This allows for Adonis-like lemurs to succumb to their 90-lb weakling conspecifics. After all, shit happens, eh? Not even Bobby Fischer won every match.

The propensity interpretation is an attempt to escape the vicious circularity of the survivors surviving. But given that fitness is still defined in terms of survival and reproductive success, I don't see it helps much.

Instead of "the winners win", what we have now is "those more likely to win will tend to win".

By exact analogy, "the casino will tend to make more dosh than the punters".

Given the conditions: (i) the odds are stacked in the casino's favor, (ii) lots of punters, and (iii) lots of time (etc), the casino cannot NOT outdo the punters.

This requires no empirical investigation.

But yes, good news for the purple-haired grannies at the slot machines: Under the propensity interpretation you're allowed to go home with a few quid once in a while, even though the casino is fitter than you are.
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Re: Science denialism

Postby Reg_Prescott on July 19th, 2020, 1:21 am 

Talking of idle rhetoric. . .

Our topic as of now is the allegedly tautological nature of natural selection.

Some of our members have the intelligence and integrity to concede the fact (more or less).

The rest say things like "excruciating detail", wave their arms around a lot, make a lot of noise, and thump the lectern.

And we all know what strategy tends to win a debate. It helps to wear a suit and look like George Clooney, too.

(with the exception of a VERY small minority who actually study the facts and the arguments without prejudice -- you know who you are)

Now, before you impugn my contributions to the site, do you have anything to contribute besides insults and arm waving?
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Re: Science denialism

Postby charon on July 19th, 2020, 2:02 am 

Mr. Reg -

science cannot escape the cultural and social context in which it is embedded


Oh, but it should and, what's more, I don't think that's difficult. Look in the microscope and see what's there. Jot it down.

Objective, clear, observation is surely independent of all cultural bias. It's only the ideas and opinions which follow it that are not... but they're irrelevant anyway. Only the facts matter.
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Re: Science denialism

Postby Reg_Prescott on July 19th, 2020, 2:07 am 

charon » July 19th, 2020, 3:02 pm wrote:Mr. Reg -

science cannot escape the cultural and social context in which it is embedded


Oh, but it should and, what's more, I don't think that's difficult. Look in the microscope and see what's there. Jot it down.

Objective, clear, observation is surely independent of all cultural bias. It's only the ideas and opinions which follow it that are not... but they're irrelevant anyway. Only the facts matter.





Of course not.

Van Wozzizname examined sperm through the microscope and saw little humans swimming around there.

So did all his friends, apparently.

It's described in the final page of van Fraassen's "The Scientific Image". (a different van)

I'll pull it off the shelf if you like and quote directly.

So much for raw facts.
Last edited by Reg_Prescott on July 19th, 2020, 2:15 am, edited 1 time in total.
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Re: Science denialism

Postby Reg_Prescott on July 19th, 2020, 2:09 am 

Dude, the notion that facts are kinda "sitting there" waiting to be read off by any neutral observer died about 60 years ago.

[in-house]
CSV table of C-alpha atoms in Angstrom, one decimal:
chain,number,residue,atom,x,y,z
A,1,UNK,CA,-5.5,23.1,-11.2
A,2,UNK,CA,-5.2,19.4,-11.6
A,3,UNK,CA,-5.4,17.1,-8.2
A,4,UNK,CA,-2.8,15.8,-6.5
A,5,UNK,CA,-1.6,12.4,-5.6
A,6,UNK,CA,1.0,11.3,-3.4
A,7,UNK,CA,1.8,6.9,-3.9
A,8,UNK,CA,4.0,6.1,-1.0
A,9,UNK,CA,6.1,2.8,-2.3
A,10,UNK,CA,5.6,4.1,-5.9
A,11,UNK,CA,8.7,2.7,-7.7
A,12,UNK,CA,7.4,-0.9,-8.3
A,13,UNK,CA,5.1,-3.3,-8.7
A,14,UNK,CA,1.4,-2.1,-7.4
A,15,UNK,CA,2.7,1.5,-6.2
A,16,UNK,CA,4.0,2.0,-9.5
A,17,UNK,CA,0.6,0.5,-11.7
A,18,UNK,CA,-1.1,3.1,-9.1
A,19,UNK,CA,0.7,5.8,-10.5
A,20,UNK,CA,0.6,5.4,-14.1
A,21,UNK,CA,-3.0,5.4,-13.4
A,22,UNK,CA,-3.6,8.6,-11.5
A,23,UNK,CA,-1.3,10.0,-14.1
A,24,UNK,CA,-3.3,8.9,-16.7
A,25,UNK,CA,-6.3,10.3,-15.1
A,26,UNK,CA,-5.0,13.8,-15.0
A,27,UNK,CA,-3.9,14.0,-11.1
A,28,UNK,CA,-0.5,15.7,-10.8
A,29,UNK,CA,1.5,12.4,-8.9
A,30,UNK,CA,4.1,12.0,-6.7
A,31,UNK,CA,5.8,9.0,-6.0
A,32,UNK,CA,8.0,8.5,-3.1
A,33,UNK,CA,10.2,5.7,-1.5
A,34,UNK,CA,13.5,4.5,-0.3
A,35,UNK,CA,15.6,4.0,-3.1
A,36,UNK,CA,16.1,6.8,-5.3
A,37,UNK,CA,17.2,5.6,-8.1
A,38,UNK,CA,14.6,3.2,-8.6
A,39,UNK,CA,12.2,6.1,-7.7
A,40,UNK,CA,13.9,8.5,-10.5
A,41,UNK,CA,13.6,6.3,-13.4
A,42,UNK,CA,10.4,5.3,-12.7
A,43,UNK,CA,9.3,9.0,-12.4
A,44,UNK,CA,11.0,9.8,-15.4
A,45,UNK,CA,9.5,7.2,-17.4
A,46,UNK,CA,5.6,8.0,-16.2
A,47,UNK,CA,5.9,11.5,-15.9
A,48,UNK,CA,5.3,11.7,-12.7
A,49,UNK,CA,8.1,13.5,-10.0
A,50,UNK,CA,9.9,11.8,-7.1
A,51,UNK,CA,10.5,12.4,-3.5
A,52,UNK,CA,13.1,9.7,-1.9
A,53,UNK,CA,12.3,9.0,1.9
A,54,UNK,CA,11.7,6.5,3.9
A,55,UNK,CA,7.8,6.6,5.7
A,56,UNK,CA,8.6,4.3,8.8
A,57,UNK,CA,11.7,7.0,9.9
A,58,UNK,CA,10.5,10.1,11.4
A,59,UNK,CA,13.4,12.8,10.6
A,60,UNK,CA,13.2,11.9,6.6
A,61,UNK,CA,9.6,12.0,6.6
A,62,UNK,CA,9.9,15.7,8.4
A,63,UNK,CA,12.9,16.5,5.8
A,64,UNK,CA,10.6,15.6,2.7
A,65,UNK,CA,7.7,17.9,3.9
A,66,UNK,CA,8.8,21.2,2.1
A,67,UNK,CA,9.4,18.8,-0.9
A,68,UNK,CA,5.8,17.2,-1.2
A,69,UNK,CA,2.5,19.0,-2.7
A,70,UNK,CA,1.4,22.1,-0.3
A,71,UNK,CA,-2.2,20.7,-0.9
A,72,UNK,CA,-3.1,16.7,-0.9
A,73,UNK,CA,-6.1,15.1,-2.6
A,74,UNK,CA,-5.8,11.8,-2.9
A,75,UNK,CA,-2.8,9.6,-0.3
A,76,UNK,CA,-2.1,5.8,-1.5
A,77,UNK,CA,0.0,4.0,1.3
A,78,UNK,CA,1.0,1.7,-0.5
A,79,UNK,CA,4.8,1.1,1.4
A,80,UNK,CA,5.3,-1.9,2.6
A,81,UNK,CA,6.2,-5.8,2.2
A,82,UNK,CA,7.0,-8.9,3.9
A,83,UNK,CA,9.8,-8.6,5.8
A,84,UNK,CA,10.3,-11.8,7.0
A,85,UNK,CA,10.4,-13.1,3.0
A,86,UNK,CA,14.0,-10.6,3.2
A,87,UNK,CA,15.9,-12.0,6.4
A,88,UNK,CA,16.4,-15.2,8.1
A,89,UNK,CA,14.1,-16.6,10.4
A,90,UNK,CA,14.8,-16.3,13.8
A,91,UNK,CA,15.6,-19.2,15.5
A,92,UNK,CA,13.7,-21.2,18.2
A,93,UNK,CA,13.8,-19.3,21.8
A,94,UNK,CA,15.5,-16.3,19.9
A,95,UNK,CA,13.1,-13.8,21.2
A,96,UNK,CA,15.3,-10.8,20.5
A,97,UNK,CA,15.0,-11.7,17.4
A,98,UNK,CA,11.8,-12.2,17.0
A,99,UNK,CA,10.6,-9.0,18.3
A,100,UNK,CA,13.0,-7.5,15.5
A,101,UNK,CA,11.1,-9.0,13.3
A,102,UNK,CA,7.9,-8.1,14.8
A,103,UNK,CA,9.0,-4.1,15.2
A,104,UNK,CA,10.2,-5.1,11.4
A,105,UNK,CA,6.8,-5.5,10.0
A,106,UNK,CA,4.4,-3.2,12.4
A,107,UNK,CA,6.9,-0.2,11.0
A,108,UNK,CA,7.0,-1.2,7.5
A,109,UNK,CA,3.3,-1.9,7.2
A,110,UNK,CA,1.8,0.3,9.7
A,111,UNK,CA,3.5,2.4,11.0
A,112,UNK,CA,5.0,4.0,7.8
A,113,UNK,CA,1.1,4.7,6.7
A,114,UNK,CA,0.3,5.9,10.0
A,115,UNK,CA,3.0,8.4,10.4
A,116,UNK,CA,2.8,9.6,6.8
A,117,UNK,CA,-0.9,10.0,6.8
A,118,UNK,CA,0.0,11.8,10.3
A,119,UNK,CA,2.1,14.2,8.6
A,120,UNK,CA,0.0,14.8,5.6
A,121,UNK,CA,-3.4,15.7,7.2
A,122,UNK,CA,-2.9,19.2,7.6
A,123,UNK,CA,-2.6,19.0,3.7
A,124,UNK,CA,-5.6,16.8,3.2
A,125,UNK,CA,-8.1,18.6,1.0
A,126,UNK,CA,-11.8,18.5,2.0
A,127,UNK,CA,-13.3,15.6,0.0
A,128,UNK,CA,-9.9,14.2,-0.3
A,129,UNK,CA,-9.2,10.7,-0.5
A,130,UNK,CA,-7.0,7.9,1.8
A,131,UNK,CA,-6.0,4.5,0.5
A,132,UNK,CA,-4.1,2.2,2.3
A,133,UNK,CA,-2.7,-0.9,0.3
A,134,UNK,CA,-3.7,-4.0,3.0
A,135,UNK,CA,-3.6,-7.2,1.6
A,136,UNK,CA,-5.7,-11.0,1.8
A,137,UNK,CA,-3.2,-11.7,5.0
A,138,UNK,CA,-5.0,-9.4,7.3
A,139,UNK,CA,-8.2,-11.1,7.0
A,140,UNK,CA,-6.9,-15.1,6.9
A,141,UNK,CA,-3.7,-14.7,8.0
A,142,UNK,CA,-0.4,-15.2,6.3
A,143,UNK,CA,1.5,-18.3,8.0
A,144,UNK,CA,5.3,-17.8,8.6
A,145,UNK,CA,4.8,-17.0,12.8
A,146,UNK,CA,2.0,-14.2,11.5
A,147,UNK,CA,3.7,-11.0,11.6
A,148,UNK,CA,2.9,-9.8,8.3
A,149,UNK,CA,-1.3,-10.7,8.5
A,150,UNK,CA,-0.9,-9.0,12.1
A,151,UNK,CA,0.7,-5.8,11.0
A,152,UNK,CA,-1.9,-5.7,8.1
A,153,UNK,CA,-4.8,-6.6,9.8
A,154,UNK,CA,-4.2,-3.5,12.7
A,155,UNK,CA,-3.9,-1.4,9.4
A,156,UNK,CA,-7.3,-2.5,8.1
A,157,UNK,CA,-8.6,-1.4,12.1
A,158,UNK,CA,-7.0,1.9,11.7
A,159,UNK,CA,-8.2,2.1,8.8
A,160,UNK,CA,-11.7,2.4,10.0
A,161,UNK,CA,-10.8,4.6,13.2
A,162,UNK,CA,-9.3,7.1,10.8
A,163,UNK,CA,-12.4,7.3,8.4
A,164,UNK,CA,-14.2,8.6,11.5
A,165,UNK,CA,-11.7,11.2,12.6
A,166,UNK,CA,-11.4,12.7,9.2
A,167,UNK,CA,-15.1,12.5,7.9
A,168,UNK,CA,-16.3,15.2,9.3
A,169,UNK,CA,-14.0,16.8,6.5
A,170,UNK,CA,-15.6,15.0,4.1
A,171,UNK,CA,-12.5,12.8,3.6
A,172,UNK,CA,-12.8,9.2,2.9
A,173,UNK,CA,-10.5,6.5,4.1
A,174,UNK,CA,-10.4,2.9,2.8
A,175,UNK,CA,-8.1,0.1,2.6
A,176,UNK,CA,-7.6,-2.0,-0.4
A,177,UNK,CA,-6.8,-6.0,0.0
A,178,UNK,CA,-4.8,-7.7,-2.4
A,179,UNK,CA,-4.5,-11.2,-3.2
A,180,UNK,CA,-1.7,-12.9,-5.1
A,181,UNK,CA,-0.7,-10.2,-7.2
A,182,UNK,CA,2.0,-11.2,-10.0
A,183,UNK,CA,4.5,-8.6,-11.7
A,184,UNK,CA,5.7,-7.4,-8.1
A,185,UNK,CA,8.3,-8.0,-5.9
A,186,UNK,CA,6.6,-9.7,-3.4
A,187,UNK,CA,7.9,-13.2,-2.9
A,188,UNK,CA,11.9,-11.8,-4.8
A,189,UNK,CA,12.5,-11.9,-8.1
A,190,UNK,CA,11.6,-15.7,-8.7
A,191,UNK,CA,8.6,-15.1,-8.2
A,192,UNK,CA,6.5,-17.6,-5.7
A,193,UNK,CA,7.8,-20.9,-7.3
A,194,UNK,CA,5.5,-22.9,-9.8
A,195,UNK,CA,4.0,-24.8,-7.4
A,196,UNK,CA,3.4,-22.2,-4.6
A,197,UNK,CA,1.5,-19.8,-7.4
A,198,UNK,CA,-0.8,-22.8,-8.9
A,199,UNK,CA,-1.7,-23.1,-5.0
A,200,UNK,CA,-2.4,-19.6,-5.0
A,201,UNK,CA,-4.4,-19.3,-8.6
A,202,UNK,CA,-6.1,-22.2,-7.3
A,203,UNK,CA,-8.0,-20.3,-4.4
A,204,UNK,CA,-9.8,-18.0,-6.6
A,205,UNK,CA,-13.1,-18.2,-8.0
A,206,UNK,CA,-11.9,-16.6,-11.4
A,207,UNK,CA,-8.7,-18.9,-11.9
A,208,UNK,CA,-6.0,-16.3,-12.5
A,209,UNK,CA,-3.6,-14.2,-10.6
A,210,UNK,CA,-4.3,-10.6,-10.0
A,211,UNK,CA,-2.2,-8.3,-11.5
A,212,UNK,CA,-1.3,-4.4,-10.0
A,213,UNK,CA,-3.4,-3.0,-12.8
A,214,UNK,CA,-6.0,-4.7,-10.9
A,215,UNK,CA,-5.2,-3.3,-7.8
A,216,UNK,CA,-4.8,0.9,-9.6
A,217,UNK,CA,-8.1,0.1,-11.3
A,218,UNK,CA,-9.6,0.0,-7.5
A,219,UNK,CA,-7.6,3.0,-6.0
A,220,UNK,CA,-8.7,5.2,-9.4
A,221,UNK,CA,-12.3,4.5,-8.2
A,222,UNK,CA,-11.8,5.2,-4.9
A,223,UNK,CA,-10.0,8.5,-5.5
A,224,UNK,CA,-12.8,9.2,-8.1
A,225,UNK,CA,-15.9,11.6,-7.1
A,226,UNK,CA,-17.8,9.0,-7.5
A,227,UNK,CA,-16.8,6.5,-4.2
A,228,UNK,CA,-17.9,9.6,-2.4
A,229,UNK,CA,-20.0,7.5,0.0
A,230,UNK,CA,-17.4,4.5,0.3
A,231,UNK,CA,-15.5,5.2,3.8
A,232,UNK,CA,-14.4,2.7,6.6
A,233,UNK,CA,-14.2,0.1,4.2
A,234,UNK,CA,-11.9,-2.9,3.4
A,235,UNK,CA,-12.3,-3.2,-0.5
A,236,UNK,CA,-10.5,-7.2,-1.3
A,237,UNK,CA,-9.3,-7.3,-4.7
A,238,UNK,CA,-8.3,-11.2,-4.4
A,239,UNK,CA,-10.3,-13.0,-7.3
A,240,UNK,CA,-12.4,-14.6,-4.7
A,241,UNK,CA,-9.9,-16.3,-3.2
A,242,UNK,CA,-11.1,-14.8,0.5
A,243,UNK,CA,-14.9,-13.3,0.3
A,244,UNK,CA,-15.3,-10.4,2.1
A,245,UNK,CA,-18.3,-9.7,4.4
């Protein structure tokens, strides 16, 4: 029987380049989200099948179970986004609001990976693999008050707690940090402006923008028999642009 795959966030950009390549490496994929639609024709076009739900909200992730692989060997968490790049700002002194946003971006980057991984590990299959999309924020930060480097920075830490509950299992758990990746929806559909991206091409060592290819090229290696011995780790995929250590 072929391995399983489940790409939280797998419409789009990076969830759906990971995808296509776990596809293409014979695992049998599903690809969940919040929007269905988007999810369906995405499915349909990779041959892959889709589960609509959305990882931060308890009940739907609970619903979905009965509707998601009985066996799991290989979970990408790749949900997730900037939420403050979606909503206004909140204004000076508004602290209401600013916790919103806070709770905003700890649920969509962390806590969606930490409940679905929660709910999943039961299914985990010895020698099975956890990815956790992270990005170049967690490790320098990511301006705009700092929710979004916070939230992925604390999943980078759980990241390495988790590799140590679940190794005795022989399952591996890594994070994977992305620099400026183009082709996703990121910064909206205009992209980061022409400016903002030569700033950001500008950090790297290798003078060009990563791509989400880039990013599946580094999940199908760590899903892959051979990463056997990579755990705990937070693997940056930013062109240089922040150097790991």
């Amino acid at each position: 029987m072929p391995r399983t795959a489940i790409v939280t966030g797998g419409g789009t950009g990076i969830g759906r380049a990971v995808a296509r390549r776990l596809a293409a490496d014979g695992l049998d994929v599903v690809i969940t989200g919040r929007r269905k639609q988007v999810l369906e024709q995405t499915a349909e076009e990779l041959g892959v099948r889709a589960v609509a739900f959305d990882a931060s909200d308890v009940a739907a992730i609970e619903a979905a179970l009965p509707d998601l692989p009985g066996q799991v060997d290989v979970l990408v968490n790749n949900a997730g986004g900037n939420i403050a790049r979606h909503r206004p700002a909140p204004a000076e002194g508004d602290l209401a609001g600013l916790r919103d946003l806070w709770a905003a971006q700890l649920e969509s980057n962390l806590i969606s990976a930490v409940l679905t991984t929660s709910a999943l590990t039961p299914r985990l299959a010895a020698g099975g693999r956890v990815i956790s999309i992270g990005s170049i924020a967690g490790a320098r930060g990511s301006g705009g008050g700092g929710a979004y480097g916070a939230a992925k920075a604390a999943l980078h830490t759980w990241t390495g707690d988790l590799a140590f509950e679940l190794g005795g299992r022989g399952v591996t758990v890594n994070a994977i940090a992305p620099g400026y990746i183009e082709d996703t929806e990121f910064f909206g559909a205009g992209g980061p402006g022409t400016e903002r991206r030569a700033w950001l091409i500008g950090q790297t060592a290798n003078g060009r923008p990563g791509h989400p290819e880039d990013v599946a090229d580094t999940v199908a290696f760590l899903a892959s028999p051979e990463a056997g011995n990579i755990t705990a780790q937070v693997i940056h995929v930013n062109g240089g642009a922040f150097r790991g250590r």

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Re: Science denialism

Postby Reg_Prescott on July 19th, 2020, 2:11 am 

Ever seen that duck/rabbit pic?

What are the facts?
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Re: Science denialism

Postby Reg_Prescott on July 19th, 2020, 2:18 am 

This is what can be a little annoying.

Being "corrected", mocked even, by experts who clearly have not kept abreast of developments in the philosophy of science.

It's regrettable that so many scientists are either ignorant of, or contemptuous of, findings in other disciplines.

Can't we try to learn from each other?
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Re: Science denialism

Postby Reg_Prescott on July 19th, 2020, 2:25 am 

It's absurd on the face of it. "Only the facts matter".

Would you like a list of things that were once considered facts but no longer are?

Might shut me up for a while.

It's a VERY long list, pal.
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Re: Science denialism

Postby Positor on July 19th, 2020, 2:36 am 

OK, here are three logical possibilities:

1. Species were created by God, and do not evolve into other species. Sometimes he intervenes to extinguish certain species, for reasons known only to himself. The extinguished species are 'less fit' because they fail to gain God's favour.

2. As (1), except that God makes some species evolve into other species, for reasons known only to himself. In any environment, the unsuccessful genes, individuals or populations are 'less fit' because they fail to gain God's favour. There is no discernible correlation between their physical characteristics, environment and lack of success. (God may be pleased or displeased by a particular species, and therefore intervene specially to put its individuals in less, or more, danger than they would meet otherwise.)

3. Species evolve into other species and/or become extinct for purely natural reasons, i..e. without intervention by God (if he exists). There is a correlation between (a) physical characteristics and environment, and (b) success. The unsuccessful genes, individuals or populations are 'less fit' because their physical characteristics make them less able to survive in their particular environment.

Now, the tautology "the fittest survive" is compatible with any of the above possibilities. The theory of evolution by natural selection, however, is compatible only with (3). So the theory of evolution by natural selection is not identical to the tautology – it has an empirical content which rules out (1) and (2). Indeed, it was highly controversial because Christians traditionally believed (1).